So, you poured yourself a glass of haterade and watched MLS Cup. It’s expected for Sounders FC fans when the Portland Timbers have an opportunity to win the league championship.

There’s a sense of pride in one of the pair of Cascadia clubs representing the MLS’s Western Conference in the title game since 2015. And New York City FC winning the championship — the club’s first — might have cracked a few petty smiles for those in Rave Green.

The outcome being decided on penalty kicks, which was the same cruel finish that booted the Sounders from the opening round against Real Salt Lake in November at Lumen Field, likely limits the glee.

But back to Portland’s title loss Saturday at Providence Park. The match before 25,218 fans had all the fixings for a neutral viewer — impressive near chances, unruly crowd, dramatic finish and close-ups of fans suffering sporting heartbreak.

For the Sounders, history even says a Portland MLS Cup loss leads to a Seattle title win the following season. Seattle (2017) and Portland (2018) lost before the Sounders lifted the trophy in 2019. Seattle (2020) and Portland (2021) lost, so …

Now that the confetti has settled, what can the Sounders glean from the Timbers to get back on the winning side of Cascadia’s postseason dominance?


So, you’re saying there’s a chance

Down a goal, Portland pulled keeper Steve Clark from his line out of desperation in second-half stoppage time. Clark chased down a loose ball that ultimately resulted in a throw-in and moments later — with seconds left in regulation — the equalizer goal from Timbers striker Felipe Mora.

“The risk paid off,” Portland coach Gio Savarese said. “We came close in the overtime and unfortunately we didn’t find the second goal to be able to win this MLS Cup. So, I’m very proud of my staff, the organization, the team, the fans, the event.”

Seattle could be more daring in 2022.

A little creativity left in August when former assistant coaches Gonzalo Pineda and Djimi Traore vacated their Sounders posts. Pineda is now head coach of Atlanta United, leading the Five Stripes to a postseason appearance, while Traore is head coach for the Right to Dream’s international academy. The organization was founded to provide youth access to training and education.

Sounders coach Brian Schmetzer added former Real Salt Lake head coach Freddy Juarez and no one is forgetting the vast knowledge of longtime Seattle assistants Preki and Tom Dutra. But there is one slot open, and it likely would be best to fill it with a person who’ll challenge tradition. Someone who’ll bring fresh ideas or try wacky things, like oh, not taking a single shot at goal for 120 minutes because you’d rather test your luck in penalty kicks.

Schmetzer’s plans for the position are unclear.

“It might be,” Schmetzer said when asked if the staff was finalized. “We worked well at the end of the year — Freddy, Preki, Tommy and I. There’s still an opening on the staff and we will review that as the preseason gets planned. We’re working on it.”

Get yourself a healthy veteran

Timbers midfielder Sebastian Blanco, 33, was questionable after suffering a hamstring injury in the Western Conference semifinals. He was out the bulk of 2020 due to a torn ACL suffered in Seattle against the Sounders.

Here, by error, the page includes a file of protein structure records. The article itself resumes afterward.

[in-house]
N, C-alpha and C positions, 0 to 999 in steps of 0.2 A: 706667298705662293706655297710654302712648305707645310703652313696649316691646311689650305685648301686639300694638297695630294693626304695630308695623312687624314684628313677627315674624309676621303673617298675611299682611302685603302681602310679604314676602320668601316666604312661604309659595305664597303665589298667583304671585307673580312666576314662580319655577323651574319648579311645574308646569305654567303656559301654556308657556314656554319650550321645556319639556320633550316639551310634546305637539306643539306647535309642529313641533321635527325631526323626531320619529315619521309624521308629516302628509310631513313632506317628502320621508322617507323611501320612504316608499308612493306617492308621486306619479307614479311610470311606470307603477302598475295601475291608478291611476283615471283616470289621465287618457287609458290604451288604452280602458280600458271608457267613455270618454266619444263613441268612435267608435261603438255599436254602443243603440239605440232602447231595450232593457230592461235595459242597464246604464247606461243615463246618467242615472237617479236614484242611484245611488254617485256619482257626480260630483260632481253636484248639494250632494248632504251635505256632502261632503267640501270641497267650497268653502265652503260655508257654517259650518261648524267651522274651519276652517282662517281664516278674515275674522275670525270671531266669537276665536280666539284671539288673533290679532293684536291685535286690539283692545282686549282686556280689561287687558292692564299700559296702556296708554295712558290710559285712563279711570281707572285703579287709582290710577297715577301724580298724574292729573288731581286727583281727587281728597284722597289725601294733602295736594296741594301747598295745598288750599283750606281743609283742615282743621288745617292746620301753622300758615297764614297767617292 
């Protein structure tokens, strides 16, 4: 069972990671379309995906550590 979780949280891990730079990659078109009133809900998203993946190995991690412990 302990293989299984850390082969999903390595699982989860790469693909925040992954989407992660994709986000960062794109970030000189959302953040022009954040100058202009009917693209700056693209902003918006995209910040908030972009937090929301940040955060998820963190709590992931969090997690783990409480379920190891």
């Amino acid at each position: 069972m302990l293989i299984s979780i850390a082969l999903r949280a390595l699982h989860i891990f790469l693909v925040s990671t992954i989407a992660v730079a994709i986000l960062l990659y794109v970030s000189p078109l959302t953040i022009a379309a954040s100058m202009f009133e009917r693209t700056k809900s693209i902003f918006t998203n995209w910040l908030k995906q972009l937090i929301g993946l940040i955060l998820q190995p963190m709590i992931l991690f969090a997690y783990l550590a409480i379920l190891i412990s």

Blanco’s return and impact in the championship match, although subbing off in the 62nd minute, was reminiscent of the scoring opportunities Nico Lodeiro creates for the Sounders — when healthy.

Lodeiro, 32, had two knee surgeries this season. The club captain was only able to play the full 90 twice, the last being early September. Whether it was getting his footing or the new formation, Lodeiro couldn’t contribute this season like his previous five.

The positive is Lodeiro is expected to be fully healthy to open the 2022 season. While tactics aren’t known, Lodeiro paired with Joao Paulo in 2020 was intriguing. The latter has more experience in the league, which can only benefit Seattle.

The Sounders’ schedule will, again, be congested in 2022. And club leadership emphasized going all in, again, for CONCACAF Champions League, Leagues Cup and MLS postseason. That’s going to take depth and veterans in key positions.

“It was a successful season without any trophies won,” Sounders midfielder Cristian Roldan said after the RSL loss. “That’s hard to say because we expect so much as a club. We had to deal with a lot of injuries, guys in and out because of national teams, COVID, just a difficult year all together. The group came together. The amount of guys that played a part this year was, I think, unprecedented. So, although we didn’t win anything, I want to end this in the right way, in a positive way because we had to deal with a lot and the team came together, and we’re better for it.”

Win at home

An obvious point made clearer Saturday when NYCFC coach Ronny Deila stripped down to his briefs and did pushups on the Providence Park field after winning. Last year he promised a fan he would if the club won the Cup and Deila’s stripped after significant wins overseas in 2009 and 2013.

As University of Washington football fans learned in November, it’s best to win at home so opponents can’t do wild stuff on your turf.